All The Same

Written By: Kathleen Engright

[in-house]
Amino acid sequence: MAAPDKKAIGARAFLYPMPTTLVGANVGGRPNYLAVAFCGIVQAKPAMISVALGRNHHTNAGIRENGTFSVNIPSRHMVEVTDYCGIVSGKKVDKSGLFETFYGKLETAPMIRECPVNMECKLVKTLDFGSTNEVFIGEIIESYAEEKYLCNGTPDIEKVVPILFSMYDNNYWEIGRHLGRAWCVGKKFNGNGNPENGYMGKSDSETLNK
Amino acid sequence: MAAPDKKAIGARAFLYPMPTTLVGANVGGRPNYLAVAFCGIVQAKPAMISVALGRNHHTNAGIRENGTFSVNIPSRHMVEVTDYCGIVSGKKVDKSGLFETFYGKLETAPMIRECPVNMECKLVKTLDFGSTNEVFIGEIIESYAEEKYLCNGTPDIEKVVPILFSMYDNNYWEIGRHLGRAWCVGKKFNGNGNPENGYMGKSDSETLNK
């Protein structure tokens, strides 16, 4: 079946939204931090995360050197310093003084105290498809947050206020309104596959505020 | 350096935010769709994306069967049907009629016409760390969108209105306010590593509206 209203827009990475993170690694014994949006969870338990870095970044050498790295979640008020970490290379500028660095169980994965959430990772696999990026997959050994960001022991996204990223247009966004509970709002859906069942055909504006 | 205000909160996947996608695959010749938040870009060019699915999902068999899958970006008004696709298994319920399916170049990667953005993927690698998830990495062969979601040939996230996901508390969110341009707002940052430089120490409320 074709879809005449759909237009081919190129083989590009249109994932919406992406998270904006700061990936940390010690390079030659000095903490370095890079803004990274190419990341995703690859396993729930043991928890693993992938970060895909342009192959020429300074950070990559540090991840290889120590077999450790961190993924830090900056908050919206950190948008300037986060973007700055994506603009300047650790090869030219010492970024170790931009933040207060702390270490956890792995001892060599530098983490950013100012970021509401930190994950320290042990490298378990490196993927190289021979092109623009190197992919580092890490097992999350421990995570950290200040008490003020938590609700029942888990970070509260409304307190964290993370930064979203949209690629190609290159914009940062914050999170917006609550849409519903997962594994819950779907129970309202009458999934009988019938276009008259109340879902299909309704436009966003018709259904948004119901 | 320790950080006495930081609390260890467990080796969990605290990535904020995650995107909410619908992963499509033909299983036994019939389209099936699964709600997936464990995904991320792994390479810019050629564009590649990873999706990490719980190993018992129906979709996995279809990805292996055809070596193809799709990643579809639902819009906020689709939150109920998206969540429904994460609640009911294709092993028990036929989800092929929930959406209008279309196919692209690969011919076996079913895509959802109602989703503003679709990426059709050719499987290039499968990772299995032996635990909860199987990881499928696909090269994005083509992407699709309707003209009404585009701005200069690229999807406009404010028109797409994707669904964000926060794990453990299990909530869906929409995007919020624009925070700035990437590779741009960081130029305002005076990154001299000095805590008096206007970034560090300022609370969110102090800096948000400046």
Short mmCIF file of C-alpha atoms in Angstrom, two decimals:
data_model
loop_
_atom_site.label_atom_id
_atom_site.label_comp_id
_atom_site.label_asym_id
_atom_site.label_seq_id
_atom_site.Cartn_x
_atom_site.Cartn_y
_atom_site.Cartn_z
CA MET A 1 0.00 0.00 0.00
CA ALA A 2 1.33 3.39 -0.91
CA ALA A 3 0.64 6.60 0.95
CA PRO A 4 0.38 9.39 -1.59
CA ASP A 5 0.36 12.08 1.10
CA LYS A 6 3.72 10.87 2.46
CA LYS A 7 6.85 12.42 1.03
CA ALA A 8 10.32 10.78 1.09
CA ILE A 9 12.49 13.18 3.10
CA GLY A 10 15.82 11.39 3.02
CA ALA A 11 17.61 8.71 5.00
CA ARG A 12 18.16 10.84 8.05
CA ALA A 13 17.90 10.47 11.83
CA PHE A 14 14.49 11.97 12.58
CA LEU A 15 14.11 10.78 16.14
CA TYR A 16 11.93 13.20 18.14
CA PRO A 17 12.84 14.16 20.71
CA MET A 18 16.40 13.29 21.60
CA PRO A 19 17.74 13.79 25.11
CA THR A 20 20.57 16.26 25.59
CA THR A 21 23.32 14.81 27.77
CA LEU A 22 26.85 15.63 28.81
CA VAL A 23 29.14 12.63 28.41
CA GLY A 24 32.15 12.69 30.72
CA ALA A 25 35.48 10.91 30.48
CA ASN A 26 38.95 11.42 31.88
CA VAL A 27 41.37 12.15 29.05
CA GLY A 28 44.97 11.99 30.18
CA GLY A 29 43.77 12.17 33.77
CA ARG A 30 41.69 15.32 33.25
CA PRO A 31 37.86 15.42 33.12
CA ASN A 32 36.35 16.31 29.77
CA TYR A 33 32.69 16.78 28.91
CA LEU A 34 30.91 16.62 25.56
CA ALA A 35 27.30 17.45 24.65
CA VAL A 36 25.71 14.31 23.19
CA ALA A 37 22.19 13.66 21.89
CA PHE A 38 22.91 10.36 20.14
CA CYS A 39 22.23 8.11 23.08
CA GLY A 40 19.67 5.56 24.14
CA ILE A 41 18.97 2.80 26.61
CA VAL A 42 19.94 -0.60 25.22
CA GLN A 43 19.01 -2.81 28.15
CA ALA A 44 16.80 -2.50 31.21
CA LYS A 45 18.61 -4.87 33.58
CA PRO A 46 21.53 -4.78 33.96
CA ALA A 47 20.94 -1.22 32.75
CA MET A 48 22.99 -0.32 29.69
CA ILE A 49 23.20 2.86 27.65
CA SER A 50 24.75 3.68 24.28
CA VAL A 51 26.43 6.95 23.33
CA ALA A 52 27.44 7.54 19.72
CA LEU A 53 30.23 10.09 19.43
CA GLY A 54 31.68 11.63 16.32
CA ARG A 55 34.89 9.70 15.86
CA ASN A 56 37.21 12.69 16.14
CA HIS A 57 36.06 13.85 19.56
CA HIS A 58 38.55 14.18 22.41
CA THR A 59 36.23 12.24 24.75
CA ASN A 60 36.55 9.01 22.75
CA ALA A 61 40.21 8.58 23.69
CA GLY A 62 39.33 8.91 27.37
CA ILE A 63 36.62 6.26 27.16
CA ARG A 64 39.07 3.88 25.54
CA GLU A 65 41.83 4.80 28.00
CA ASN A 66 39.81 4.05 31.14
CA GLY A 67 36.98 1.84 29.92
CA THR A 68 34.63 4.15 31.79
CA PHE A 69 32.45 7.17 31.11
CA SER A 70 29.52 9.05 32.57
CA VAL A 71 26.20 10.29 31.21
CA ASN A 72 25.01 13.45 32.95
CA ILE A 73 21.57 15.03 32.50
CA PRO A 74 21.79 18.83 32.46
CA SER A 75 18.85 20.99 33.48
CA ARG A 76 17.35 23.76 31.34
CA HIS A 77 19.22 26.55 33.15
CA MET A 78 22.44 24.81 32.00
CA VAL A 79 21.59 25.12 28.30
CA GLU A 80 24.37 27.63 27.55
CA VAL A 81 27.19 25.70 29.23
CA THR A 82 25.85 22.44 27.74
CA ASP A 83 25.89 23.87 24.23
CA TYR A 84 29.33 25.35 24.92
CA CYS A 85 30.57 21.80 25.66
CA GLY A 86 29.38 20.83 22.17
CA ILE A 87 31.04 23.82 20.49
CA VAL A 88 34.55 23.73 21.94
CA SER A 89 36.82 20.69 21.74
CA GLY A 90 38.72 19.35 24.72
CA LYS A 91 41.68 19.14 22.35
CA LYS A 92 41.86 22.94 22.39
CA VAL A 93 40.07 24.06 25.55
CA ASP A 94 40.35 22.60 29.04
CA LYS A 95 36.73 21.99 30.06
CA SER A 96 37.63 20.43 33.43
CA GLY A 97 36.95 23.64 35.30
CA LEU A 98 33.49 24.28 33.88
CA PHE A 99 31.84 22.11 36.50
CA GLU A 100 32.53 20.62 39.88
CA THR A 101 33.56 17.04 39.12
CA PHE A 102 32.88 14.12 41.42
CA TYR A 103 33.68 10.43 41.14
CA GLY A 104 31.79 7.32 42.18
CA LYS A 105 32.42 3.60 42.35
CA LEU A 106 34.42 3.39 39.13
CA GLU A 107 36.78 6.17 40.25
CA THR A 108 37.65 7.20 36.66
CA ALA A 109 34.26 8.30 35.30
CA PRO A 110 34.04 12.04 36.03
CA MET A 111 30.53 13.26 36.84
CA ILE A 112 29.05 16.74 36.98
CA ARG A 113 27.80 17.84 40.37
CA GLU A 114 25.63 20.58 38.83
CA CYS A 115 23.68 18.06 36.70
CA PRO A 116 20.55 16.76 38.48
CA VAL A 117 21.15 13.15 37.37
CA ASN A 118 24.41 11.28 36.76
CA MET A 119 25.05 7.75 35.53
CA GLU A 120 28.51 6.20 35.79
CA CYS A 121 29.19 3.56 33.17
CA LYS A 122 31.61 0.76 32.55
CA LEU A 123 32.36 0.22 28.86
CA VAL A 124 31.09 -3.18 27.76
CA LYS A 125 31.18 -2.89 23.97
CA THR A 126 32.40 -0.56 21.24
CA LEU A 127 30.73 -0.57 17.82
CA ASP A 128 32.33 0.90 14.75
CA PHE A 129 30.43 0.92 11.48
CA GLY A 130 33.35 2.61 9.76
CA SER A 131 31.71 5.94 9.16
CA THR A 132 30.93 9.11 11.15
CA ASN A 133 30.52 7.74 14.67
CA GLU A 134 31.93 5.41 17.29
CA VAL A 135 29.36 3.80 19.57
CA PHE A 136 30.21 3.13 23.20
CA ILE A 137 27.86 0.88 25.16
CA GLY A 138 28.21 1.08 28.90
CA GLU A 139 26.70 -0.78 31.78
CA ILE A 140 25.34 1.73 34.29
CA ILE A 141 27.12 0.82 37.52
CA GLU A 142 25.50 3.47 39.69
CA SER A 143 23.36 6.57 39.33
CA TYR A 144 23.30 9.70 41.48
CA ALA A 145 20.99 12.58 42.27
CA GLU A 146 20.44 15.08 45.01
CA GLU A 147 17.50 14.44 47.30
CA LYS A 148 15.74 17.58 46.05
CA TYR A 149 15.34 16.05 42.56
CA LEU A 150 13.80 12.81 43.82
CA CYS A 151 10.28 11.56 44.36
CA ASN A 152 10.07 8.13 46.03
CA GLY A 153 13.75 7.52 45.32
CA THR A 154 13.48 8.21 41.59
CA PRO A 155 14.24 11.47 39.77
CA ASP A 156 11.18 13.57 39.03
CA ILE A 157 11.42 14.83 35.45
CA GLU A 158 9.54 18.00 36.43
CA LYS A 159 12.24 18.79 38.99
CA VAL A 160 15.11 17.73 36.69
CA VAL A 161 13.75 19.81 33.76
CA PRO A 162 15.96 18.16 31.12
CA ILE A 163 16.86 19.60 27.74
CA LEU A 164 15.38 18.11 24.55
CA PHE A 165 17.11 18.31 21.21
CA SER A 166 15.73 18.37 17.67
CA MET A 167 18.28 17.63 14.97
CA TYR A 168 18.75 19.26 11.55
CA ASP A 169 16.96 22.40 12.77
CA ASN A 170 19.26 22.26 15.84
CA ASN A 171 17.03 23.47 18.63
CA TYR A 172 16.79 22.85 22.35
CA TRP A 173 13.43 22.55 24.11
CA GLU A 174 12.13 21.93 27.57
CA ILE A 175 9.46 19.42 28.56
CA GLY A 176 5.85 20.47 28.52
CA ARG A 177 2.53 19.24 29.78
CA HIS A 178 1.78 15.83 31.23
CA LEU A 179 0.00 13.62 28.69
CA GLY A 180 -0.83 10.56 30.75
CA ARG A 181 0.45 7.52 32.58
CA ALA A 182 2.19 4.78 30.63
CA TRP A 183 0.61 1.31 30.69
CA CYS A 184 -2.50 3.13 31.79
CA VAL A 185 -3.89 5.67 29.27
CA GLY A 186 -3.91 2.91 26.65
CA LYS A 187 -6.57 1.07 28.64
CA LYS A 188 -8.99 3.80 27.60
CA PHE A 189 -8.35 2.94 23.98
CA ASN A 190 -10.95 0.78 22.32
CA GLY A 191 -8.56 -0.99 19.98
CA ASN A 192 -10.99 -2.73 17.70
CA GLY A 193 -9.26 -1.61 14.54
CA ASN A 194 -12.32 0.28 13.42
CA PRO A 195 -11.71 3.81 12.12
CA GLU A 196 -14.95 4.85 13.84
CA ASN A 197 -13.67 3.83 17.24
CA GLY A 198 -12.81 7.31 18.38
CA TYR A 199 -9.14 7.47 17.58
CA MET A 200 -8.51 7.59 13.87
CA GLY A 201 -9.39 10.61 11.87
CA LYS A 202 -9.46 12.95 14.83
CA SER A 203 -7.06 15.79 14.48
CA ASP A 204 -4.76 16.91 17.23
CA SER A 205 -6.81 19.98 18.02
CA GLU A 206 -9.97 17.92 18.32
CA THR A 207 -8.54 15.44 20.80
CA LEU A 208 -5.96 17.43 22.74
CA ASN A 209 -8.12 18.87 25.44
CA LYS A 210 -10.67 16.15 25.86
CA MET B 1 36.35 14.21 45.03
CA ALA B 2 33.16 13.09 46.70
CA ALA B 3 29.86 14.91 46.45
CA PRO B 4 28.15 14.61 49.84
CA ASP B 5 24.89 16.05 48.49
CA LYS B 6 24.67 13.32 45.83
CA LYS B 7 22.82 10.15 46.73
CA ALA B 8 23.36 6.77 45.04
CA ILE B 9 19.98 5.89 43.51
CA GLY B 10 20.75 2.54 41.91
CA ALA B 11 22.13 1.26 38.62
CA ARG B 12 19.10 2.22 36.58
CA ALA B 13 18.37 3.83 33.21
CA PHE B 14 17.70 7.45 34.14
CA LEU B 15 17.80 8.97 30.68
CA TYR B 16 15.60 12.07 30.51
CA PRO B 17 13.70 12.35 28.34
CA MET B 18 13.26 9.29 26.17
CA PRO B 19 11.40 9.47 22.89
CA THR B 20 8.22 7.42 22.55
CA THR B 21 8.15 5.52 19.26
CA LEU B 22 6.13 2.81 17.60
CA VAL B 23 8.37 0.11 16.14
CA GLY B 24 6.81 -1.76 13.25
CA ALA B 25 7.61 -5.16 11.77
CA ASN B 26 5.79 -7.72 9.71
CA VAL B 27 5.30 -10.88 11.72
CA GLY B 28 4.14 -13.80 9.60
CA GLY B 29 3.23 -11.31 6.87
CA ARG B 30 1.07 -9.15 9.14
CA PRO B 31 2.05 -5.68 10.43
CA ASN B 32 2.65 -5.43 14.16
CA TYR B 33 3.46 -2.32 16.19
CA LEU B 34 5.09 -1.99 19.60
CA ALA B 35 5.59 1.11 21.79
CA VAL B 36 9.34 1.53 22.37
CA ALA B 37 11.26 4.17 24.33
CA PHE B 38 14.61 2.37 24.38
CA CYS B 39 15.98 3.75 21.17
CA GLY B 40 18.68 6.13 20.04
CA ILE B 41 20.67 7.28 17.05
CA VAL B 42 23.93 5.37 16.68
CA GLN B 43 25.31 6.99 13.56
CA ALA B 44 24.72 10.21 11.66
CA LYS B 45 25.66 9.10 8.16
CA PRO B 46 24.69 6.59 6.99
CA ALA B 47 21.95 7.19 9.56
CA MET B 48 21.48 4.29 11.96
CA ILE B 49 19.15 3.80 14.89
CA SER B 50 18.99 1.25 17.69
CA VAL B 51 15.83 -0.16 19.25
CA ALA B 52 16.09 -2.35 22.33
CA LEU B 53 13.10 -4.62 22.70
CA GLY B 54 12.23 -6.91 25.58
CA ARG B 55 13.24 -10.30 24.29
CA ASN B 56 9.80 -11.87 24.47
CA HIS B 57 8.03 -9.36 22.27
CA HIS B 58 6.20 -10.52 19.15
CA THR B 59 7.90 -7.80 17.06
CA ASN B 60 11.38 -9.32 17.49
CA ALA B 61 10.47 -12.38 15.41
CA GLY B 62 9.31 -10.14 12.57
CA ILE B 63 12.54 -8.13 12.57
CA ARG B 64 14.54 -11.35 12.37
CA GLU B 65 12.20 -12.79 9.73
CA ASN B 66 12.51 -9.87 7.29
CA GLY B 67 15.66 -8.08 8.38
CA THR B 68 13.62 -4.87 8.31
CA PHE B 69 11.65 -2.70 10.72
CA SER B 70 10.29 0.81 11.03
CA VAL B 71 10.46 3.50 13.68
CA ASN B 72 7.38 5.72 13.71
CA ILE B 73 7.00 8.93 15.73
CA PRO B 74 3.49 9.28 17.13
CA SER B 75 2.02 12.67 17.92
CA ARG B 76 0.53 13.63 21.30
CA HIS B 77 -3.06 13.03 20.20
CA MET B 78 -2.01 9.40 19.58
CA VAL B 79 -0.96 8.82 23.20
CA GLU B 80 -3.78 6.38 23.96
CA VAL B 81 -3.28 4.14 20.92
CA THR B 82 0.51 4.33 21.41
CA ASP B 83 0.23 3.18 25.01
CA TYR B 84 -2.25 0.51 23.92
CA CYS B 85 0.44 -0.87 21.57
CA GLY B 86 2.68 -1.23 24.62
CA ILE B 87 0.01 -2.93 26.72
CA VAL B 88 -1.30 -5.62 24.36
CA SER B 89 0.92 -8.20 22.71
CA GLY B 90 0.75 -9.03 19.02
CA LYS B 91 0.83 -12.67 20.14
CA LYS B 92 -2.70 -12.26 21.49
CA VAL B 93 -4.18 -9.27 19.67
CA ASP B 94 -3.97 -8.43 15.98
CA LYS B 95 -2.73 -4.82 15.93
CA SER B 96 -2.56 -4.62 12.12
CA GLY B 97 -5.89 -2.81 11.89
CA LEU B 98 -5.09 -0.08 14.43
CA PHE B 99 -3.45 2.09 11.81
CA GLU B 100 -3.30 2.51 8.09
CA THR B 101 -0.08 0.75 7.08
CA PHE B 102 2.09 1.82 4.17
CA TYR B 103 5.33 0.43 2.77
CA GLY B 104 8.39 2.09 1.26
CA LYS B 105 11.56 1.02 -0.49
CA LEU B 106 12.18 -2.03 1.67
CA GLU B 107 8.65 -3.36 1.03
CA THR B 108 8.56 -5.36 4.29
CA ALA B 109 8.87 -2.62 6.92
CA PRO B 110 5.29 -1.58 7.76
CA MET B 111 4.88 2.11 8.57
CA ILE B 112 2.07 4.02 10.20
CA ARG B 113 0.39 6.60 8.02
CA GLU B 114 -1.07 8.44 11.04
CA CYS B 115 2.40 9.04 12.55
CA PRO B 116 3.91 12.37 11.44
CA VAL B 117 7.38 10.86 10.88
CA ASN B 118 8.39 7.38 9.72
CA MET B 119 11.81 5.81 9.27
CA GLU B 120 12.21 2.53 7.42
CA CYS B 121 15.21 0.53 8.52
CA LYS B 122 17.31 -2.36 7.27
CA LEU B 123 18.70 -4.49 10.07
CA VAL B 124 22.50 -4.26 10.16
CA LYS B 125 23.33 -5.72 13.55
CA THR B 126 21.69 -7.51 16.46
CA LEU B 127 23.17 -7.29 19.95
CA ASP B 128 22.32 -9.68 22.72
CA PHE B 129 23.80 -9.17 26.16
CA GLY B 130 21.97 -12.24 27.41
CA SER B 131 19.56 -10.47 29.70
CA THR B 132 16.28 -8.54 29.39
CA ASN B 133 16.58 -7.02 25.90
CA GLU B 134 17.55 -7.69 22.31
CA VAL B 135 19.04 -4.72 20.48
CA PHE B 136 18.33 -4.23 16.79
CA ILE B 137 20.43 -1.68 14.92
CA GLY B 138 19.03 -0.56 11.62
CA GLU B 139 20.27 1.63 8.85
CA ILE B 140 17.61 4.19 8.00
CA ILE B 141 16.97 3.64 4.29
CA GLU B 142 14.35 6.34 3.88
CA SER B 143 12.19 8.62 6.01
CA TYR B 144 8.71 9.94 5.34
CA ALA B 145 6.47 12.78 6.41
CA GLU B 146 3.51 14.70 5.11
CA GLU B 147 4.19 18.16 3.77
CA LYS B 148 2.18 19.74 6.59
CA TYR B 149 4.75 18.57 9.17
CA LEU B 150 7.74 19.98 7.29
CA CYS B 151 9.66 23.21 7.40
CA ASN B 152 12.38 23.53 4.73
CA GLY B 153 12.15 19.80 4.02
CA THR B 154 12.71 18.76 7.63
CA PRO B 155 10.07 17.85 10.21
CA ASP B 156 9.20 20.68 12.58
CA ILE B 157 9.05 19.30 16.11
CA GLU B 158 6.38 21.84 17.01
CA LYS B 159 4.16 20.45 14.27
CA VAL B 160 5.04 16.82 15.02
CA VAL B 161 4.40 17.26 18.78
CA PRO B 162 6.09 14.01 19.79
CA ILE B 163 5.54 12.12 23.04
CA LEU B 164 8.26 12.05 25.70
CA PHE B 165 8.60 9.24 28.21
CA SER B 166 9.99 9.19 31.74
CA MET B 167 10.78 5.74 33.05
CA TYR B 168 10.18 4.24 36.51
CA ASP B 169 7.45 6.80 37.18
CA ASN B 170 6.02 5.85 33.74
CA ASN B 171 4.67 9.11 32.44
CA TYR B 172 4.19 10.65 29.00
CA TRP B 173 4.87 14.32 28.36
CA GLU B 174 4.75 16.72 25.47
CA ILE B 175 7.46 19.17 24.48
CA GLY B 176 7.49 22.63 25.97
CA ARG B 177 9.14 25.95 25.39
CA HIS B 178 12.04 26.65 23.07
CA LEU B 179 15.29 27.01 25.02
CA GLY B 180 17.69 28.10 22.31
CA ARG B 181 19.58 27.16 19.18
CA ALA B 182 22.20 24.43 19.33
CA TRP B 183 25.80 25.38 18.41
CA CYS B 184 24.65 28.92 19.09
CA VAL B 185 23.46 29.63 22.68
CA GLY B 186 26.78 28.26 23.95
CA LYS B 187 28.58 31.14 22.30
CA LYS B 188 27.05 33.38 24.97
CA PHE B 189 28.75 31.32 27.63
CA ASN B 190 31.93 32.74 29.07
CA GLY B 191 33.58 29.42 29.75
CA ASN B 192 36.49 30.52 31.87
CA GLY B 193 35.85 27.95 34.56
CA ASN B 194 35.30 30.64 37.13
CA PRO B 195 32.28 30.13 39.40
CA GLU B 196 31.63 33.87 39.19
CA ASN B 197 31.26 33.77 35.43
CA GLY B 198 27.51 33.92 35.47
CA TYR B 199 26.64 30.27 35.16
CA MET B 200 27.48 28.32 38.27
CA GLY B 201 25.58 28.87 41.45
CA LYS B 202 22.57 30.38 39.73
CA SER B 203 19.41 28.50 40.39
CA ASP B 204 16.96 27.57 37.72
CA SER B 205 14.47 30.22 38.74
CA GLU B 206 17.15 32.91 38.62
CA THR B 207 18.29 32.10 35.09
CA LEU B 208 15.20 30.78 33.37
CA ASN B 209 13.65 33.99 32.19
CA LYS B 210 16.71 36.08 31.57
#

All The Same Old and tired is how I feel – not everyone who spends summers in the Hamptons is perky and bubbling with energy. Having just turned 54, I wish everything would just stop, that time would freeze. Imagine the Friday night eastbound Hamptons traffic coming to a halt. The Benzes and Beemers all frozen in the fast, but always slow, lane. The people in them all frozen —holding their cell phones and or Starbuck iced lattes firmly in one hand, while hanging onto the wheel with the other. I could breathe easier if this were to happen. I would have a chance to catch up with them as I sit in my ten year old, grayish color, Honda Pilot, with the broken passenger side air vent that my kids kicked in many years ago. This would allow me time to process all that has happened at rapid fire pace, to and around me, since my last summer in the Hamptons. My son is now a funny teenager. My daughter survived her first year of high school and my step-dad spent a year moving back and forth between the VA hospital and the nursing home where he will celebrate his 82st birthday tomorrow. My mother is recovering from Transverse Myelitis, a complication from Shingles, and my sister lost her home to Sandy. She still pays the mortgage and pays rent for a room. My family grieves for my sister who, unexpectedly and tragically, died this year. My nephew is trying to adjust to a life without his mom, his best friend. He has no siblings or father. I am trying to gather up the strength to see her headstone. It was placed next to my brother’s headstone. He died at age 41, ten years ago. My 51 year old brother-in-law continues to work long hours as a hospital maintenance supervisor, despite his constant and severe post-stroke headaches. Susan Lucci is turning 67. I learned that she’s a “grand-milf” from a blurt out of my callow son, watching her on News 12. Very nice, I thought to myself. What kind of kid did I raise? I twisted my head to look into a large wall mirror, which I had hung behind the sofa to make the impossibly small family room in our Shelter Island cottage appear larger— which it doesn’t. I examined my face carefully. I don’t have Susan’s flawless skin, that’s for sure. I don’t have her shiny, dark, perfectly styled hair and I am not size negative two. She looks so happy and relaxed. Me, none of the above. She is married 43 years! Did I hear that right? How does that happen? Me, 15 years and searching frantically for backup husbands. I have always been a firm believer in backups. My marriage is like worn threads of a Scottish lace panel, ignored for years while hanging in the harsh sunlight. I can’t seem to hold the little threads together no matter how hard I try. It takes two people, one to hold and one to stich. I am holding and stitching–holding and stitching still more. I look and feel foolish. It is not working. But the summer Hamptons air is sweet. I breathe the same air as Susan Lucci does when she’s relaxing in her Quogue home. Common ground. I feel better now. Oh and I breathe the same air that Sarah Jessica Parker does when she is in Amagansett. Common ground. This is good. It can’t be that bad if I breathe the air they do, right? But look at them and all the other talented, wealthy, perky, and beautiful Hamptons people. Look at the actors, the directors, designers and artists. Many are engaged in creative and positive projects. Or so it seems. Their art hangs in the East End galleries. They appear to know what color their parachute is. Me, I don’t have a parachute. I am free falling, spinning fast and out of control, waiting to crash my skull into the pavement hard and furious. My broken, bloodied body may even look like art if my remains are photographed correctly, and in the right light. Let Ilona Swarz photograph me if this happens. She will make my death into art even though my life is no Vermeer. Despite our “way-too-together” appearance as we frolic in the bucolic Hamptons, I know that few of us live perfect lives. Yeah sure, a lot of people drive beautiful cars, but not everyone owns them. The real wealthy drive the roadsters, black or silver and devoid of the “white oval” that reads, “MTK, WHB, or SI”. They don’t need a decal or magnet to show they hang in the Hamptons; they have the car. OK, they have the palatial estate too. But they also have worries, problems, pain and tragedy. They too have the same crappy marriages with all the “untruths” and breaches of trust. They have the extended family drama, and their own drama as well. Silent grief is not mine alone. The real rich, the rich, the well-off, the regular guy/gal, the poor, the famous, the well-known and the rest of us unknowns, take all our baggage with us when we summer in the Hamptons. It is us. We are shaped not just by our Pilates instructor but also by our experiences. And despite all our stress, problems, pain, differences, wealth or debt, when our car rolls onto the South Ferry, we are all in the same boat. Kathleen Enright.